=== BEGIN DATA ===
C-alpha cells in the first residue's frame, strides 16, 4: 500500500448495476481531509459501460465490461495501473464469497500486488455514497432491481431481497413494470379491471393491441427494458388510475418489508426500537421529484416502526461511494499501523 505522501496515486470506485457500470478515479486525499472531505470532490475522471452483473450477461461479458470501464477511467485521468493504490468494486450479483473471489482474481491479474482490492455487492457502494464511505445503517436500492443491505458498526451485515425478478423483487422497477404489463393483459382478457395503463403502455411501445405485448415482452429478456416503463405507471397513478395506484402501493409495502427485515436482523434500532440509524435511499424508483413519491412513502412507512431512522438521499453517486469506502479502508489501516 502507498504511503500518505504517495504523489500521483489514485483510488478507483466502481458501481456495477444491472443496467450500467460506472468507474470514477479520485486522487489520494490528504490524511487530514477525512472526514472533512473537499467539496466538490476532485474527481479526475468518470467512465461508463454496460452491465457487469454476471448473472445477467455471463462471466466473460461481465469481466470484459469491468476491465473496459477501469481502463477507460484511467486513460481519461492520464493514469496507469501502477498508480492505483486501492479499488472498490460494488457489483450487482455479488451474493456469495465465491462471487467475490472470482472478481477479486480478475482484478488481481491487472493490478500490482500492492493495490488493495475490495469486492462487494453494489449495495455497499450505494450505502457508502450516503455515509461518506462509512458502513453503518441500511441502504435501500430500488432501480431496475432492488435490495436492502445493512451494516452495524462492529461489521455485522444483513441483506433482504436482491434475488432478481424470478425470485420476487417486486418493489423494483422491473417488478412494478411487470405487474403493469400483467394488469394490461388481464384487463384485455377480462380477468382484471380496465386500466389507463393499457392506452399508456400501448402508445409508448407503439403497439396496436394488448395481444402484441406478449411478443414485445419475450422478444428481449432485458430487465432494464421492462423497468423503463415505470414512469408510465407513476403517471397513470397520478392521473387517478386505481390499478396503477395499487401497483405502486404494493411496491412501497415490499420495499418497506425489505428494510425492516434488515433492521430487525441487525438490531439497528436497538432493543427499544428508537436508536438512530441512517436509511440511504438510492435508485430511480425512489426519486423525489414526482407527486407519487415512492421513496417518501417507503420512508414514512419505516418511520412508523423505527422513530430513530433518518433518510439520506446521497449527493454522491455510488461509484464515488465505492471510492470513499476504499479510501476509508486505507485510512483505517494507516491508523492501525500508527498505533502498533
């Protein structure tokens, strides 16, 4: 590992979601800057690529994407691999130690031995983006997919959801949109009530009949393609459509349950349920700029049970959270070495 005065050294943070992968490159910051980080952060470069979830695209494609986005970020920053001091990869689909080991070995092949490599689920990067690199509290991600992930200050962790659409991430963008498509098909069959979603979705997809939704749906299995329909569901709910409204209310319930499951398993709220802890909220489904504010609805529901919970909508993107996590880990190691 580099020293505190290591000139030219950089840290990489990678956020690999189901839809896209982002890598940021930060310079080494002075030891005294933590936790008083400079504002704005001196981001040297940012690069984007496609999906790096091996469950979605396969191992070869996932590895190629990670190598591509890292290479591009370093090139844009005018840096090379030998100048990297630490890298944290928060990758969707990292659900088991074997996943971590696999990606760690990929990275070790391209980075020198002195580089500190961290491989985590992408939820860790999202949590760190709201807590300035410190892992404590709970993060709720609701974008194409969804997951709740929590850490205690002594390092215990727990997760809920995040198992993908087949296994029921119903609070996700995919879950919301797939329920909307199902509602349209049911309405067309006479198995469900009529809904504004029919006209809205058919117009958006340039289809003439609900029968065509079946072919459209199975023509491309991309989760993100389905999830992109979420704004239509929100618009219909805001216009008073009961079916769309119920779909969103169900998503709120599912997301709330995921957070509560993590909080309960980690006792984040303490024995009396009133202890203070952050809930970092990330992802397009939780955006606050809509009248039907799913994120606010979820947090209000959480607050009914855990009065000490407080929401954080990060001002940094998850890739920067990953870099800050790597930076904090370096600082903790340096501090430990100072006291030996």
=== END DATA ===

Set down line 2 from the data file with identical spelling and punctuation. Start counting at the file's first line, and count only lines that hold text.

């Protein structure tokens, strides 16, 4: 590992979601800057690529994407691999130690031995983006997919959801949109009530009949393609459509349950349920700029049970959270070495 005065050294943070992968490159910051980080952060470069979830695209494609986005970020920053001091990869689909080991070995092949490599689920990067690199509290991600992930200050962790659409991430963008498509098909069959979603979705997809939704749906299995329909569901709910409204209310319930499951398993709220802890909220489904504010609805529901919970909508993107996590880990190691 580099020293505190290591000139030219950089840290990489990678956020690999189901839809896209982002890598940021930060310079080494002075030891005294933590936790008083400079504002704005001196981001040297940012690069984007496609999906790096091996469950979605396969191992070869996932590895190629990670190598591509890292290479591009370093090139844009005018840096090379030998100048990297630490890298944290928060990758969707990292659900088991074997996943971590696999990606760690990929990275070790391209980075020198002195580089500190961290491989985590992408939820860790999202949590760190709201807590300035410190892992404590709970993060709720609701974008194409969804997951709740929590850490205690002594390092215990727990997760809920995040198992993908087949296994029921119903609070996700995919879950919301797939329920909307199902509602349209049911309405067309006479198995469900009529809904504004029919006209809205058919117009958006340039289809003439609900029968065509079946072919459209199975023509491309991309989760993100389905999830992109979420704004239509929100618009219909805001216009008073009961079916769309119920779909969103169900998503709120599912997301709330995921957070509560993590909080309960980690006792984040303490024995009396009133202890203070952050809930970092990330992802397009939780955006606050809509009248039907799913994120606010979820947090209000959480607050009914855990009065000490407080929401954080990060001002940094998850890739920067990953870099800050790597930076904090370096600082903790340096501090430990100072006291030996």